Professor Vitaly A. Butuzov is one of Russia’s well-known experts on solar heating and cooling. He is professor at the Department of Electrical Engineering, Heat and Renewable Energy of Kuban State Agrarian University in Krasnodar, the capital of the region which bears its name. This region is one of the main economic centres in southern Russia. Additionally, Butuzov is Director of Krasnodar Power Technologies, which offers solar thermal systems in combination with geothermal units and energy efficiency projects. Solarthermalworld.org spoke with him about market development in Russia.
Austrian collector manufacturer Tisun is currently the supplier for three major projects in Kuwait, Abu Dhabi and Qatar. Its subsidiary, Tisun GCC with two Dubai stakeholders, have been the ones helping the company enter the Arab markets. Since 2010, Tisun has had a local subsidiary in Dubai, Tisun GCC. Tisun’s first reference project in the region was a 500 m² solar field built in 2012 for a food-processing factory and it has opened many doors since.
For more than 35 years, Thermocell collectors have been exclusively manufactured in New Zealand. Developed and commercialised in the late 1970s by Professor Emeritus Arthur Williamson from the University of Canterbury, these patented collector types have been produced in Christchurch ever since. In the peak years of 2005 and 2006, about 12 staff worked for Thermocell in administration, production and installation. As New Zealand’s solar thermal market has declined significantly over the past ten years, only two of those people are left today. “Arthur developed a reliable technology and we are maintaining systems which are more than 30 years old,” confirmed Ian Johns, General Manager of Sunstream Solar, a Thermocell collector reseller and installer from Christchurch. The photo shows Williamson in front of a “heat sheet”, the unique feature of Thermocell systems.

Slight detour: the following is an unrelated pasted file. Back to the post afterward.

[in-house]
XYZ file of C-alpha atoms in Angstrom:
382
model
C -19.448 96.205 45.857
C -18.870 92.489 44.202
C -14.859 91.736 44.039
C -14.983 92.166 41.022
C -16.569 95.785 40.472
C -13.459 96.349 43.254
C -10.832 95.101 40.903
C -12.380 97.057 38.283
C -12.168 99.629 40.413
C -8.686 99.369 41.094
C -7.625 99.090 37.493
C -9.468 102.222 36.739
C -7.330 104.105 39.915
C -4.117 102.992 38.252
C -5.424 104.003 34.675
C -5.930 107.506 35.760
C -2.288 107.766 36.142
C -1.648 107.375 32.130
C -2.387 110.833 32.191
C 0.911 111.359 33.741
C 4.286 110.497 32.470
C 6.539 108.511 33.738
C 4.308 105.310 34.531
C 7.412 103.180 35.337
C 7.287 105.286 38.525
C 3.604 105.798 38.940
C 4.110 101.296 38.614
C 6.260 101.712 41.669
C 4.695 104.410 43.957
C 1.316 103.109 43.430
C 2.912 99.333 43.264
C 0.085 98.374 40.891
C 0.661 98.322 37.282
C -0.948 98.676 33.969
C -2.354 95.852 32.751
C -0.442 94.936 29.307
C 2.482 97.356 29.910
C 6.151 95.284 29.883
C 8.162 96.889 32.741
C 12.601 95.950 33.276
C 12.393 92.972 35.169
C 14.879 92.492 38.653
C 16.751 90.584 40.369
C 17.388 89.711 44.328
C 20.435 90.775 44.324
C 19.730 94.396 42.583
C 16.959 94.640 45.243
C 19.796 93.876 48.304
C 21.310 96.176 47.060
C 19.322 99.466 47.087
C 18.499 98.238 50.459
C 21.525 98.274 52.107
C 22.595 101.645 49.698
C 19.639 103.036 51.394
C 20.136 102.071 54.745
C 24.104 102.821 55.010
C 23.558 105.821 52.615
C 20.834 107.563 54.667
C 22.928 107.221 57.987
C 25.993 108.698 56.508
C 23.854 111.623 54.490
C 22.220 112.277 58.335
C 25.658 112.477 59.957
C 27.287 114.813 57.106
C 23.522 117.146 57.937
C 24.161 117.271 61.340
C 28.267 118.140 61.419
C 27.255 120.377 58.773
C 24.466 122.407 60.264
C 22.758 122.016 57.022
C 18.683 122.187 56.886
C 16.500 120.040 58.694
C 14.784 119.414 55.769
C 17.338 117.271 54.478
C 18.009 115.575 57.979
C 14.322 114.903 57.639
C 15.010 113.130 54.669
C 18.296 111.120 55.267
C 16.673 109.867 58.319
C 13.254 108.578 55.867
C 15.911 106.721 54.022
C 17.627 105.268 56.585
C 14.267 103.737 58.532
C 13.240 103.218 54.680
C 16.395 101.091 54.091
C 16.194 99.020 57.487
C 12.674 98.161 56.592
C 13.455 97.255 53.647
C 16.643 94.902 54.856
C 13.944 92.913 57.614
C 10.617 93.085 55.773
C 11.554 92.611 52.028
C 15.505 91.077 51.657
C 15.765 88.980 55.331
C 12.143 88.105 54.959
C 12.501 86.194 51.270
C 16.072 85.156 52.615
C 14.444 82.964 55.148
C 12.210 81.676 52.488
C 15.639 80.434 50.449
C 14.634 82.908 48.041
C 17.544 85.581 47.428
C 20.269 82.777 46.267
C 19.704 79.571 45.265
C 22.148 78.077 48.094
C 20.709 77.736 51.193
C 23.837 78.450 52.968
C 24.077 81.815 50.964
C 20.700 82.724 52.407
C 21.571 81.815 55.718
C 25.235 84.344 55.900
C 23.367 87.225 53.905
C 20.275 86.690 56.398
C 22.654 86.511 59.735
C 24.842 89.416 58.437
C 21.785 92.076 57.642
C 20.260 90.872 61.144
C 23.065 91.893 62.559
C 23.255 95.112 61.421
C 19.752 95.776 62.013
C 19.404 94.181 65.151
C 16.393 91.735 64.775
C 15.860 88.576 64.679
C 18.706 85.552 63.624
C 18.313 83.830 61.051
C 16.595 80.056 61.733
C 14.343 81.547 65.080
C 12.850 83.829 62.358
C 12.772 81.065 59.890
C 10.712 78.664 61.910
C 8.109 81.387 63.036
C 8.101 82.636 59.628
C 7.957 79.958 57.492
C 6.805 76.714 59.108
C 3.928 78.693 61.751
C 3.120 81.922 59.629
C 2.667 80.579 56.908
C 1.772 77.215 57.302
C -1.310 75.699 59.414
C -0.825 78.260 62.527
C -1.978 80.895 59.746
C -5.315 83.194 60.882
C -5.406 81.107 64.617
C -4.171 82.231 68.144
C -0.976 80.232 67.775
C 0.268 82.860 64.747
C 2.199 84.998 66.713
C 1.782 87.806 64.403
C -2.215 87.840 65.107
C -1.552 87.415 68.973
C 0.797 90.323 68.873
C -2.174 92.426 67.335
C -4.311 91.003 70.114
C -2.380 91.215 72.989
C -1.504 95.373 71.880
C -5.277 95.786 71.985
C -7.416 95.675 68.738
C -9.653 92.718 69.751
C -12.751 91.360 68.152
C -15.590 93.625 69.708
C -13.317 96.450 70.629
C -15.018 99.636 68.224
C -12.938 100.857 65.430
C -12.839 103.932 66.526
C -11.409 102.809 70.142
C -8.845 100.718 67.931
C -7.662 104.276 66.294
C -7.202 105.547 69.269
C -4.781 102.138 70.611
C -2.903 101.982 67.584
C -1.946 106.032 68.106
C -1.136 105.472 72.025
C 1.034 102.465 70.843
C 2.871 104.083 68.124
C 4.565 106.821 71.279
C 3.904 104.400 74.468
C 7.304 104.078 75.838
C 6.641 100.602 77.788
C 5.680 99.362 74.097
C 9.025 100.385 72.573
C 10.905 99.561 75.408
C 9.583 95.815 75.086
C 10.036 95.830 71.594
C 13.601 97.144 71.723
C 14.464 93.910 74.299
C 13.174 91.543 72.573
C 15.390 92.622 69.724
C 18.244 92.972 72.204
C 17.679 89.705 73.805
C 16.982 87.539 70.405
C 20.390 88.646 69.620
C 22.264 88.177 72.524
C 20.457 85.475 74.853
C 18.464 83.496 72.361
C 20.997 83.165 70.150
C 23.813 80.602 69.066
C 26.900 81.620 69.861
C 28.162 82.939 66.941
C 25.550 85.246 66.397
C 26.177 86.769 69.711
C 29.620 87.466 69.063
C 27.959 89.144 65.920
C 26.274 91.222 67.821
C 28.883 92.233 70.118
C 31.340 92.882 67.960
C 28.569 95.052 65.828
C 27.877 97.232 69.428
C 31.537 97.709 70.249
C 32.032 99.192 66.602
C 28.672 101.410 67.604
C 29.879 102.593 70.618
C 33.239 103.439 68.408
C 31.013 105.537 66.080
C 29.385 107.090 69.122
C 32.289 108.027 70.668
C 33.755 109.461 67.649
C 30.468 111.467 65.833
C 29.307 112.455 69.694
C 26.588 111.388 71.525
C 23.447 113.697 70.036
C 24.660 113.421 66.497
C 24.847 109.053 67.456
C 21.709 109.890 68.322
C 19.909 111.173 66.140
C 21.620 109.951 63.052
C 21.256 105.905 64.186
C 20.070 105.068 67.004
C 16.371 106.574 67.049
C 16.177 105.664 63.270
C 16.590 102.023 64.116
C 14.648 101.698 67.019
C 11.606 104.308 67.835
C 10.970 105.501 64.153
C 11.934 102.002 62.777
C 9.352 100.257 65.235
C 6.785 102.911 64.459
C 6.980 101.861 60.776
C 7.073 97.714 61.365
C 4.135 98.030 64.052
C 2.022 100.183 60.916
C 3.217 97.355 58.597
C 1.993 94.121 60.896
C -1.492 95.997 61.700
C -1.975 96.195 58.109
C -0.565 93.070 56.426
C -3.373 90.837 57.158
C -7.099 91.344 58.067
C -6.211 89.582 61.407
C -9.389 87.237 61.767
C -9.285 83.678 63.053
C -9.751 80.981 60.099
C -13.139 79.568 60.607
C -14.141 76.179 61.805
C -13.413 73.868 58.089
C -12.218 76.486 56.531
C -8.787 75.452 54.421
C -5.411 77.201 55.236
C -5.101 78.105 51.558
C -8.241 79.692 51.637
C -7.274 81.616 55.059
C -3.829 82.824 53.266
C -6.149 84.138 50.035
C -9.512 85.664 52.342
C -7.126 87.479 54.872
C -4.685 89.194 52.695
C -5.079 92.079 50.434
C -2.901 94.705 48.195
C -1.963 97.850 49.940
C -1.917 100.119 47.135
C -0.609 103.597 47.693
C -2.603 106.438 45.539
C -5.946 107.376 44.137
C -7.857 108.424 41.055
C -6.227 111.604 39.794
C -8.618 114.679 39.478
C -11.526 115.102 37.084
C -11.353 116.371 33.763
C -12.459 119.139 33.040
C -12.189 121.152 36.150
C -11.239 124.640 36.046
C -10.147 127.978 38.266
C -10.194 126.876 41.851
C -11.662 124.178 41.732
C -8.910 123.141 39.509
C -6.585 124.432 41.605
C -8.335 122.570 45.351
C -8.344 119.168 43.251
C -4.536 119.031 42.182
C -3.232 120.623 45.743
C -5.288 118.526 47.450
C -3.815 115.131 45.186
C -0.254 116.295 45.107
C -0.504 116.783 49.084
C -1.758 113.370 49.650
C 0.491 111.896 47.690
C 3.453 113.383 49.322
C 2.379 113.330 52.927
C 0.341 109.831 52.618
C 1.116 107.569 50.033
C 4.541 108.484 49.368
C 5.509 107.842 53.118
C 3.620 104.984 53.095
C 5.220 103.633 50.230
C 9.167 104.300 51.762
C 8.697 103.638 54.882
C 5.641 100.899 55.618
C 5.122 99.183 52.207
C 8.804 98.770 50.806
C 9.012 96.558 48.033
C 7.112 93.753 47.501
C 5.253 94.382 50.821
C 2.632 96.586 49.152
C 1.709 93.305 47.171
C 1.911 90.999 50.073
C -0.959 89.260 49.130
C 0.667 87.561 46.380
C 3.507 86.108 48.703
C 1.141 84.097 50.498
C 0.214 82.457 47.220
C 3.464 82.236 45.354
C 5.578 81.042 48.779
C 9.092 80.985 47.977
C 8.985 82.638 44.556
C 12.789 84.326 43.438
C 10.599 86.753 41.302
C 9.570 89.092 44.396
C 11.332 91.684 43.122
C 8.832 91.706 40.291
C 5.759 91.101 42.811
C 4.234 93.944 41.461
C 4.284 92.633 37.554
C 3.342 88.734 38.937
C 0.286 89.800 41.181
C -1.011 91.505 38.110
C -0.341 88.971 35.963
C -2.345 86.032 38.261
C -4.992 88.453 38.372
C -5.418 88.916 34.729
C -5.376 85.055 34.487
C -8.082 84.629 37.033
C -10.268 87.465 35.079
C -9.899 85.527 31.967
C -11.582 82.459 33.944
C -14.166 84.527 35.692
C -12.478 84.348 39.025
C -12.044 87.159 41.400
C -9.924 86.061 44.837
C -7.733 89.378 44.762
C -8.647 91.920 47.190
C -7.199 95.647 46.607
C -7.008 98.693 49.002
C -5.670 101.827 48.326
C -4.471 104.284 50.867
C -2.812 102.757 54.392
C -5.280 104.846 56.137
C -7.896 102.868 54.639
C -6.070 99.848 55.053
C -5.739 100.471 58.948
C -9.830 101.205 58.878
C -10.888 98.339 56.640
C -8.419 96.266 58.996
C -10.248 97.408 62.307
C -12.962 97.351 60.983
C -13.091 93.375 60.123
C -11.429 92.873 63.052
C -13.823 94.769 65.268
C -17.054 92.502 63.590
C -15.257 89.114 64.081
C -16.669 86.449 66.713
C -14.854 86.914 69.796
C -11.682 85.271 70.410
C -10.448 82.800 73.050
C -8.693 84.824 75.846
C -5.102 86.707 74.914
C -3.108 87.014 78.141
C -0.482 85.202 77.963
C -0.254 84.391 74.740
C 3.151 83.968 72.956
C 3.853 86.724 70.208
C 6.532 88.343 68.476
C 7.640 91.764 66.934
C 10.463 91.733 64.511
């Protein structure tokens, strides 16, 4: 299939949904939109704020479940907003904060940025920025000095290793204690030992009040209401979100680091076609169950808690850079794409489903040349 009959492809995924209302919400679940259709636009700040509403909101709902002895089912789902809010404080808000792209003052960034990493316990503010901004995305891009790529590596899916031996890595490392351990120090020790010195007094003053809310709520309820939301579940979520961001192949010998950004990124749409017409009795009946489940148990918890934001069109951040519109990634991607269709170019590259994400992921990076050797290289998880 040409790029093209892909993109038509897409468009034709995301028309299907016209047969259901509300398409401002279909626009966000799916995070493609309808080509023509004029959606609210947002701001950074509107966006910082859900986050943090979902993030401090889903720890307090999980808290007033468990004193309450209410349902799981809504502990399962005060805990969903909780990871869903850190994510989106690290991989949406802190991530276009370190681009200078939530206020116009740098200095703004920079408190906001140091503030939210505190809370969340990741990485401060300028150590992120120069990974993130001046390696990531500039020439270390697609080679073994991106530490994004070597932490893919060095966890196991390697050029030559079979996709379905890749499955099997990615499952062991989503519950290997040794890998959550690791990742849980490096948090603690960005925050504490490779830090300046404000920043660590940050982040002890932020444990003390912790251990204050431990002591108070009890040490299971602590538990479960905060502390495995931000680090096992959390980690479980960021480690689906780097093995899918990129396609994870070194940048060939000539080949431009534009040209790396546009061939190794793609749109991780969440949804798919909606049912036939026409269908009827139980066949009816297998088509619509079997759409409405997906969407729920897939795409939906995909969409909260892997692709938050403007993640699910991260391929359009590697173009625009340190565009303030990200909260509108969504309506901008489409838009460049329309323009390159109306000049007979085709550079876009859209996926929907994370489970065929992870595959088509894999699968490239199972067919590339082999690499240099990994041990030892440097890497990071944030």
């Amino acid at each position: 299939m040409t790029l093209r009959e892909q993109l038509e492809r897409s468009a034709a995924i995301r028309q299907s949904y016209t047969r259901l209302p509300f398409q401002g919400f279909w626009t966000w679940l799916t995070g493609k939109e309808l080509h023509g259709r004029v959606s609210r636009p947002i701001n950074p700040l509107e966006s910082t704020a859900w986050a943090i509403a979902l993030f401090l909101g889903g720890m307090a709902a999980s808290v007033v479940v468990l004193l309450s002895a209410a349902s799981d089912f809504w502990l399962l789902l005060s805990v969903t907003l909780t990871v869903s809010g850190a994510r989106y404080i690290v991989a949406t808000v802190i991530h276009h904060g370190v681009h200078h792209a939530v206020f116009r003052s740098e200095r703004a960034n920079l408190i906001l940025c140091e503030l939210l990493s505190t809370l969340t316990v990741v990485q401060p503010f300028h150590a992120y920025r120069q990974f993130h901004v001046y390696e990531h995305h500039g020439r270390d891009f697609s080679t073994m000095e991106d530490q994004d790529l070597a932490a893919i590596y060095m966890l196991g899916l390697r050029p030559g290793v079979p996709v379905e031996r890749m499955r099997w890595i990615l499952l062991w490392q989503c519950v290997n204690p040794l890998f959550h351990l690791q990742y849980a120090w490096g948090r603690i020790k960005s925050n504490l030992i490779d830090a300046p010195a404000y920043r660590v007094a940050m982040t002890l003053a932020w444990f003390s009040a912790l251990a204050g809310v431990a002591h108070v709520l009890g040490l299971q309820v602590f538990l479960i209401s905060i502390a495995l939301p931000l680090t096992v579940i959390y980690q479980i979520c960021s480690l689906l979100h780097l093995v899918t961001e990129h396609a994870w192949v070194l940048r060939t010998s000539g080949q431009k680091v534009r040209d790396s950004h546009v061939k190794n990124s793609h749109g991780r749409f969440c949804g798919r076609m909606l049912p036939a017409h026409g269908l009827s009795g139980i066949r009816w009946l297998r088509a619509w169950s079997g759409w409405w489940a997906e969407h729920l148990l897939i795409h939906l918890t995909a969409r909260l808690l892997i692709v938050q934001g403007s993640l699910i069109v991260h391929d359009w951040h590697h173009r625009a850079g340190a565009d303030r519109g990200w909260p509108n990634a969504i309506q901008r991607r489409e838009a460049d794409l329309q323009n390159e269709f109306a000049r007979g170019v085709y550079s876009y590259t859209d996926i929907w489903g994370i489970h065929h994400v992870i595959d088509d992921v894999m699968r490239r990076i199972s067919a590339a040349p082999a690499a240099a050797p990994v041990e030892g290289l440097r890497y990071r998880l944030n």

Photos: University of Canterbury / Sunstream Solar
The IEA’s Medium-Term Renewable Energy Market Report or MTRMR 2016 again includes a chapter on renewable heating and cooling – and it’s growing in size. The 282-page document published from Singapore on 25 October analyses on 47 pages the current and future market development of four renewable heating technologies: biomass, solar thermal, geothermal and heat pumps. The IEA began to add a renewable heating chapter to its MTRMR in 2013 – back then, it had only 14 pages. The authors of this year’s edition emphasise the fact that onshore wind and solar PV are the only renewable technologies on track for a 2 °C target.
In spring 2015, Germany´s Federal Office for Economic Affairs and Export Control (BAFA) introduced a performance-based incentive for solar heating as an alternative to the scheme offering incentives based on collector area. Recently published statistics have shown the new programme to grant higher financial support for about one-third of the currently funded projects. The others still receive funding from the previously established scheme.
The relaunched Green House Programme (Casa Verde) has been a very popular national residential subsidy scheme across Romania. According to the Environmental Fund Administration (EFA), as many as 3,748 homeowners submitted an application on 10 October 2016, the starting day of the new two-week submission period ending on 24 October. The Green House programme subsidises solar thermal systems as well as heat pumps.